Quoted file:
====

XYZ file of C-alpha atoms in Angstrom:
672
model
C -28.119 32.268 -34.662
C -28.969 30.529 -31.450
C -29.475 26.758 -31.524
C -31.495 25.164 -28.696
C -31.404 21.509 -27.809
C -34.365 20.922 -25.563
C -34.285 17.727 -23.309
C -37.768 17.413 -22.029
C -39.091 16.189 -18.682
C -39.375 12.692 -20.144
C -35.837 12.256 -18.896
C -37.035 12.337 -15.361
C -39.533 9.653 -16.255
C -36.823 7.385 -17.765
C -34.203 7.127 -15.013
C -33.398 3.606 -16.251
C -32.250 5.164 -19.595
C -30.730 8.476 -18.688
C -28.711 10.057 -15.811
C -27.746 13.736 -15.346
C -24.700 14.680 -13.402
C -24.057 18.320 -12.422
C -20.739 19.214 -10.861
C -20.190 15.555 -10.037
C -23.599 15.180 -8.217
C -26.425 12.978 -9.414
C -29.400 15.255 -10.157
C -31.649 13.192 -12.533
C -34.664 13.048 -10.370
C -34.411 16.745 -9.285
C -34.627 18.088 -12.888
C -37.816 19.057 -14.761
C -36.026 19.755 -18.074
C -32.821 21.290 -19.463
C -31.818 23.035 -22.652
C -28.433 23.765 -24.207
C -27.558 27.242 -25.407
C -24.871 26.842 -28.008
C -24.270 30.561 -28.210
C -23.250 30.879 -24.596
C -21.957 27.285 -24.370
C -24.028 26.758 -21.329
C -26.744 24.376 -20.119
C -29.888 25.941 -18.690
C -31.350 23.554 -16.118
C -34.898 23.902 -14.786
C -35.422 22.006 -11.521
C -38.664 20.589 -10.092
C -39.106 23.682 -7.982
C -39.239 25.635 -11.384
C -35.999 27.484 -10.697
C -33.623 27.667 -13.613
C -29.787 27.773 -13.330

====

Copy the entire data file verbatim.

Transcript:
XYZ file of C-alpha atoms in Angstrom:
672
model
C -28.119 32.268 -34.662
C -28.969 30.529 -31.450
C -29.475 26.758 -31.524
C -31.495 25.164 -28.696
C -31.404 21.509 -27.809
C -34.365 20.922 -25.563
C -34.285 17.727 -23.309
C -37.768 17.413 -22.029
C -39.091 16.189 -18.682
C -39.375 12.692 -20.144
C -35.837 12.256 -18.896
C -37.035 12.337 -15.361
C -39.533 9.653 -16.255
C -36.823 7.385 -17.765
C -34.203 7.127 -15.013
C -33.398 3.606 -16.251
C -32.250 5.164 -19.595
C -30.730 8.476 -18.688
C -28.711 10.057 -15.811
C -27.746 13.736 -15.346
C -24.700 14.680 -13.402
C -24.057 18.320 -12.422
C -20.739 19.214 -10.861
C -20.190 15.555 -10.037
C -23.599 15.180 -8.217
C -26.425 12.978 -9.414
C -29.400 15.255 -10.157
C -31.649 13.192 -12.533
C -34.664 13.048 -10.370
C -34.411 16.745 -9.285
C -34.627 18.088 -12.888
C -37.816 19.057 -14.761
C -36.026 19.755 -18.074
C -32.821 21.290 -19.463
C -31.818 23.035 -22.652
C -28.433 23.765 -24.207
C -27.558 27.242 -25.407
C -24.871 26.842 -28.008
C -24.270 30.561 -28.210
C -23.250 30.879 -24.596
C -21.957 27.285 -24.370
C -24.028 26.758 -21.329
C -26.744 24.376 -20.119
C -29.888 25.941 -18.690
C -31.350 23.554 -16.118
C -34.898 23.902 -14.786
C -35.422 22.006 -11.521
C -38.664 20.589 -10.092
C -39.106 23.682 -7.982
C -39.239 25.635 -11.384
C -35.999 27.484 -10.697
C -33.623 27.667 -13.613
C -29.787 27.773 -13.330